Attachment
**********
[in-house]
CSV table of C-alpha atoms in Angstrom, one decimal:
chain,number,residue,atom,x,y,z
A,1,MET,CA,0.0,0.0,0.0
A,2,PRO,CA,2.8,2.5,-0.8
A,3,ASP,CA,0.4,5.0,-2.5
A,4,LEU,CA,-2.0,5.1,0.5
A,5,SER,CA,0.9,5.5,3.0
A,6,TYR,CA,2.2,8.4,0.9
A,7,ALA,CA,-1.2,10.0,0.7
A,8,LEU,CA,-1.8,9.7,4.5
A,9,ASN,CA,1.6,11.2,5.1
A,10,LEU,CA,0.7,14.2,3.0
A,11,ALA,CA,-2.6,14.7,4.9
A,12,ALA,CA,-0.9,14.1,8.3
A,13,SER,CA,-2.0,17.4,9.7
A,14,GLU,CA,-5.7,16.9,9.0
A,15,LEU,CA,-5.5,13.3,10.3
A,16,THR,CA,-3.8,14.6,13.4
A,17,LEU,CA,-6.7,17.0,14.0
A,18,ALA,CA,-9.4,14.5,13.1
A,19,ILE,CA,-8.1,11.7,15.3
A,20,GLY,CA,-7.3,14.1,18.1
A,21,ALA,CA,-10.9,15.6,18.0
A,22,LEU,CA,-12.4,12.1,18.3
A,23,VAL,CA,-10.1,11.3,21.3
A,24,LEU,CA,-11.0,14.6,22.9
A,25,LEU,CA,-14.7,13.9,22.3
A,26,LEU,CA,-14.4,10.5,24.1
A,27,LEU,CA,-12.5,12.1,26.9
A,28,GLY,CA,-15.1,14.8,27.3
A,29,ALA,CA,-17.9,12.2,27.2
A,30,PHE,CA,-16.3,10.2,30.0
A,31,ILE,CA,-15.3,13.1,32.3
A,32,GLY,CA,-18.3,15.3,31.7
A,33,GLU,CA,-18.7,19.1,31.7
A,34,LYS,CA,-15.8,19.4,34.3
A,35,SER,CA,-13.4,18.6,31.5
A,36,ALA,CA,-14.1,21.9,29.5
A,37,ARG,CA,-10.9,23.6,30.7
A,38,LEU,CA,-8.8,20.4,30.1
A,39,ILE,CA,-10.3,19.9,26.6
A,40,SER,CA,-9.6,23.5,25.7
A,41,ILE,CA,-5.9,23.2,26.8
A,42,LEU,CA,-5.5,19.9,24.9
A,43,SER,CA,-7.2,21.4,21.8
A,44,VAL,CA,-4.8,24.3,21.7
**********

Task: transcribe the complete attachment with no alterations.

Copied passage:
[in-house]
CSV table of C-alpha atoms in Angstrom, one decimal:
chain,number,residue,atom,x,y,z
A,1,MET,CA,0.0,0.0,0.0
A,2,PRO,CA,2.8,2.5,-0.8
A,3,ASP,CA,0.4,5.0,-2.5
A,4,LEU,CA,-2.0,5.1,0.5
A,5,SER,CA,0.9,5.5,3.0
A,6,TYR,CA,2.2,8.4,0.9
A,7,ALA,CA,-1.2,10.0,0.7
A,8,LEU,CA,-1.8,9.7,4.5
A,9,ASN,CA,1.6,11.2,5.1
A,10,LEU,CA,0.7,14.2,3.0
A,11,ALA,CA,-2.6,14.7,4.9
A,12,ALA,CA,-0.9,14.1,8.3
A,13,SER,CA,-2.0,17.4,9.7
A,14,GLU,CA,-5.7,16.9,9.0
A,15,LEU,CA,-5.5,13.3,10.3
A,16,THR,CA,-3.8,14.6,13.4
A,17,LEU,CA,-6.7,17.0,14.0
A,18,ALA,CA,-9.4,14.5,13.1
A,19,ILE,CA,-8.1,11.7,15.3
A,20,GLY,CA,-7.3,14.1,18.1
A,21,ALA,CA,-10.9,15.6,18.0
A,22,LEU,CA,-12.4,12.1,18.3
A,23,VAL,CA,-10.1,11.3,21.3
A,24,LEU,CA,-11.0,14.6,22.9
A,25,LEU,CA,-14.7,13.9,22.3
A,26,LEU,CA,-14.4,10.5,24.1
A,27,LEU,CA,-12.5,12.1,26.9
A,28,GLY,CA,-15.1,14.8,27.3
A,29,ALA,CA,-17.9,12.2,27.2
A,30,PHE,CA,-16.3,10.2,30.0
A,31,ILE,CA,-15.3,13.1,32.3
A,32,GLY,CA,-18.3,15.3,31.7
A,33,GLU,CA,-18.7,19.1,31.7
A,34,LYS,CA,-15.8,19.4,34.3
A,35,SER,CA,-13.4,18.6,31.5
A,36,ALA,CA,-14.1,21.9,29.5
A,37,ARG,CA,-10.9,23.6,30.7
A,38,LEU,CA,-8.8,20.4,30.1
A,39,ILE,CA,-10.3,19.9,26.6
A,40,SER,CA,-9.6,23.5,25.7
A,41,ILE,CA,-5.9,23.2,26.8
A,42,LEU,CA,-5.5,19.9,24.9
A,43,SER,CA,-7.2,21.4,21.8
A,44,VAL,CA,-4.8,24.3,21.7